1. What?

    Understanding is the key to resolving troubleshooting caused by power quality problems. First, we need to know what type of trouble is occurring. A tip is to look for heat or unusual noises coming from the equipment.

    2. When?

    Next, it is necessary to know when the trouble occurred. Is it cyclical or intermittent? It is better if specific dates and times are known. If an event is recorded, the trouble could be caused by equipment that is running or restarting at that time of day. Knowing exactly what time the event occurred and when the trouble subsided will make it easier to determine which equipment or location caused the trouble.

    3. Where?

    The next step is to identify the measurement location. For example, if measurements are taken at a receptacle point, the trends in voltage and current may provide useful information. If both voltage and current are falling, the cause can be traced to outside the building. If the voltage is falling, it can be assumed that a short circuit or inrush current caused the problem inside the building. Simultaneous measurements at a number of locations can help identify the cause of the problem.

    4. What may be the cause?

    Finally, once the measurements have been completed, the root cause of the problem can be deduced. Sort power quality events by specific dates and times, and cross-reference them with site information such as equipment schedules and any recent changes in equipment (additions or removals). This approach can offer valuable clues to pinpoint the cause of issues.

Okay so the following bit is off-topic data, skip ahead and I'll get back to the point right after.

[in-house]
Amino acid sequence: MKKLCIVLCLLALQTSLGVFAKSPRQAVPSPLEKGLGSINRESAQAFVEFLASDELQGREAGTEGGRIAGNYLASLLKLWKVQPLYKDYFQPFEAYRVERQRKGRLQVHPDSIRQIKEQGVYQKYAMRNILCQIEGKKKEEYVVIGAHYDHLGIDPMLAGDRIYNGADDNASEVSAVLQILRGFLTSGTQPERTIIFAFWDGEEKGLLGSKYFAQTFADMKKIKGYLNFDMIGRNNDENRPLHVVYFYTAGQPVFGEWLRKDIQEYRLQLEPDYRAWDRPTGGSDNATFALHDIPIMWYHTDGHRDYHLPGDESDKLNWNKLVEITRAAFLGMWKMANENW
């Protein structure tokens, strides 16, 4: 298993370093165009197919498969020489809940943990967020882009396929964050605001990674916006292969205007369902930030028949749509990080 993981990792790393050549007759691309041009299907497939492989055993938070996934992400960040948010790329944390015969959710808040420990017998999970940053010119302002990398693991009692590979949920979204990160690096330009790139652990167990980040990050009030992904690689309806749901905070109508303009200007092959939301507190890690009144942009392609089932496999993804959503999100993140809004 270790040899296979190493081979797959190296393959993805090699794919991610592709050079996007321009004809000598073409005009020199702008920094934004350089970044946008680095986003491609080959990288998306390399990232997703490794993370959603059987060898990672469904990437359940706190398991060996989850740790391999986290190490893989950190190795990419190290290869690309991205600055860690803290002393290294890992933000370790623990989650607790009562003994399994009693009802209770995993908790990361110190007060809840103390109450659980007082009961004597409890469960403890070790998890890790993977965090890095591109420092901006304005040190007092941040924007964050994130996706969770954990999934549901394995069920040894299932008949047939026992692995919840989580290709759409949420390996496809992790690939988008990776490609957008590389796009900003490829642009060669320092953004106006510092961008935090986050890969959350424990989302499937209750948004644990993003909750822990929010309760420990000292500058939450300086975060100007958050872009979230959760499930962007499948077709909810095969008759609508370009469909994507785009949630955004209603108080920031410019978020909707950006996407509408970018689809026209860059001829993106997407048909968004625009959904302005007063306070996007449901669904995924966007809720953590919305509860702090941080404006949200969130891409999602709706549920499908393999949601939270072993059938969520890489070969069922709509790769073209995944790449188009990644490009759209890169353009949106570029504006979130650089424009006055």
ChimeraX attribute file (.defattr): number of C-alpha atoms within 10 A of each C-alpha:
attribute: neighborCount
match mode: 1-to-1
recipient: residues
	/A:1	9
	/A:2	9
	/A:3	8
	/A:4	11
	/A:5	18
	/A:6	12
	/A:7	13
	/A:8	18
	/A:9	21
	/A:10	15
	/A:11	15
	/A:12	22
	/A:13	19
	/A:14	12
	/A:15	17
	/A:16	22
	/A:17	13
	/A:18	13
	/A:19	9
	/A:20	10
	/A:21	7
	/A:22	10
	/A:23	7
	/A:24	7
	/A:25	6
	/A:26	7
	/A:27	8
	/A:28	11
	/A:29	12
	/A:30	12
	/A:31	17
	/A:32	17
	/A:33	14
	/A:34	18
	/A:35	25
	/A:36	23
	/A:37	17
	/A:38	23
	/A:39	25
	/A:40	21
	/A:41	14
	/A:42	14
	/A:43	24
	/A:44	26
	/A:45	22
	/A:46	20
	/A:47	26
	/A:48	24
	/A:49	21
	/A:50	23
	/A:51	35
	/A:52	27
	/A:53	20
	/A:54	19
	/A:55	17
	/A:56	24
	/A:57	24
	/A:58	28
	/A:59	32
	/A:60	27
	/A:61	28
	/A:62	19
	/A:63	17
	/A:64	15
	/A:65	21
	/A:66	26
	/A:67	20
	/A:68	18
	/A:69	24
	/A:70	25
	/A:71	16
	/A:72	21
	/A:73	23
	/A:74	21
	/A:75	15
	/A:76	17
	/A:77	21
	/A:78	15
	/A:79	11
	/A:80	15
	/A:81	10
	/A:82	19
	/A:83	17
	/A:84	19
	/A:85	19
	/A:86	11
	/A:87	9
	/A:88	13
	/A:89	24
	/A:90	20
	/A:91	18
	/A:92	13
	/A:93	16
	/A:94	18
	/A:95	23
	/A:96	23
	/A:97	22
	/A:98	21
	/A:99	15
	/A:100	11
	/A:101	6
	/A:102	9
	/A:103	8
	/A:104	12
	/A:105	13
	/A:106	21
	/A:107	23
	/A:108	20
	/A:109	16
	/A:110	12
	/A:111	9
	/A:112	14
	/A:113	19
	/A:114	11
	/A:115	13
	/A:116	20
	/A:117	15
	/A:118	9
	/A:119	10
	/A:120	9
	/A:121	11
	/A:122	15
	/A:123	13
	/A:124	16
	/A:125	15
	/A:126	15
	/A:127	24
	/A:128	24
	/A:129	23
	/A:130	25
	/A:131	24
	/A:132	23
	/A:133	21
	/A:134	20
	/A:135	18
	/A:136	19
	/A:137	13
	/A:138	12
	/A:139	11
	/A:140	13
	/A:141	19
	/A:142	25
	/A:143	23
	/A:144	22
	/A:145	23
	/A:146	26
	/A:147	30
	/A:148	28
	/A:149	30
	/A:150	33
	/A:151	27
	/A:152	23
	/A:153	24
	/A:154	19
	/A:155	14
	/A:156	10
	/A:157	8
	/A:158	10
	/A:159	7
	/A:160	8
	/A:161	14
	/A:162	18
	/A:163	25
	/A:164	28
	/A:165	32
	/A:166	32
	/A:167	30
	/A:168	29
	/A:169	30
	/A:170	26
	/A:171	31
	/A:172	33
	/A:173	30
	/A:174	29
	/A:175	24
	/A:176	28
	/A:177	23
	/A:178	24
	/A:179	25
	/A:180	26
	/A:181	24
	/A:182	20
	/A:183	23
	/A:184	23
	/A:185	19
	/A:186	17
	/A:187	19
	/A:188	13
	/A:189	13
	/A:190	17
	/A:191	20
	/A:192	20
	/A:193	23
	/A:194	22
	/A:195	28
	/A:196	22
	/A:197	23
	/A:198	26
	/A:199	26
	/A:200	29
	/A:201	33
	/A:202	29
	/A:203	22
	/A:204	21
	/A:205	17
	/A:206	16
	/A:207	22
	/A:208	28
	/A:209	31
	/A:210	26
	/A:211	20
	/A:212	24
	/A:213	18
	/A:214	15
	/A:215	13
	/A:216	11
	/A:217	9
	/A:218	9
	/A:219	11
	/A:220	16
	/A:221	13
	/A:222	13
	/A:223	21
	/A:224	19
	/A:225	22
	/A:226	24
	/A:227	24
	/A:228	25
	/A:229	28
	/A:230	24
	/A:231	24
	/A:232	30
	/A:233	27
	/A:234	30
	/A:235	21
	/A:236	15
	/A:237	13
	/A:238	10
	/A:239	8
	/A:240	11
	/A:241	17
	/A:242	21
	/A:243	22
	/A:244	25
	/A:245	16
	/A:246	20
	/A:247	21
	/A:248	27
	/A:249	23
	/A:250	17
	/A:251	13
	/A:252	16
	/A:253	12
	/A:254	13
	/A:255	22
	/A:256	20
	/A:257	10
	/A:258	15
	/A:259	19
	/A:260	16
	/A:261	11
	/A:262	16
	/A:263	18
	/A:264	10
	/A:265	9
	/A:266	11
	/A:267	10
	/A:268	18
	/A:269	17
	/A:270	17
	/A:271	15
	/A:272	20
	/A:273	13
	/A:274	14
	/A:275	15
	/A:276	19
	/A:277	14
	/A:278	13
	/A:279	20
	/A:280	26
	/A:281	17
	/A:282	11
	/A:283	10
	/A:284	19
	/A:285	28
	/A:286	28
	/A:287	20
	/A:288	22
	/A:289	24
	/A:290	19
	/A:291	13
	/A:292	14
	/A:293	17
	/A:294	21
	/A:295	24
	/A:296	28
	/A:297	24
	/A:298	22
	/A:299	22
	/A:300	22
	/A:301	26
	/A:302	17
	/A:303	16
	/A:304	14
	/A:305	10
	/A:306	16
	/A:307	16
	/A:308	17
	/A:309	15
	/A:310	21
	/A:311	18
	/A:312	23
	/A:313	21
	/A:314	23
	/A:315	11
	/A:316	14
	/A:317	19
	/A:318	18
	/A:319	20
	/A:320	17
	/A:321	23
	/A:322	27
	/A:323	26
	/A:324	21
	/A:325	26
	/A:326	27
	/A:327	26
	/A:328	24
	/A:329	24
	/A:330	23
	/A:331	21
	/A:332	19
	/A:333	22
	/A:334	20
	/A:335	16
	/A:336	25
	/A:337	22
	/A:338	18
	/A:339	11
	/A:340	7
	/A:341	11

Measurement Tools for Power Quality Analysis

    For Measurement

    To measure power quality, a specialized power quality analyzer is used. Hioki offers two types of analyzers: the advanced type PQ3198 and the standard type PQ3100. Table 1 gives an overview of the two types.

    Table 1: Overview of power quality analyzers

    Product modelPQ3198PQ3100
    Standard compliance
    • Power quality: IEC 61000-4-30 Class A, EN 50160, IEEE 1159
    • Harmonics: IEC 61000-4-7, IEC 61000-2-4 Class 3
    • Flicker: IEC 61000-4-15
    • Power quality: IEC 61000-4-30 Class S, EN 50160, IEEE 1159
    • Harmonics: IEC 61000-4-7, IEC 61000-2-4 Class 3
    • Flicker: IEC 61000-4-15
    Fundamental frequencyDC/50 Hz/60 Hz/400 HzDC/50 Hz/60 Hz
    Event parametersTransient, swell, dip, interruption, frequency fluctuation, inrush current, THD
    Advance event capture features for troubleshooting:
    • RMS values
    • Voltage/current waveform peak
    • Voltage waveform comparison
    • Harmonics
    • Unbalance factor
    • Power
    • Mains signaling voltage
    Advance transient measurement: 2MS/s, 6 kVStandard transient measurement: 200kS/s, 2.2 kV
    Basic harmonics measurement
  • Harmonics 0 to 50 for V & I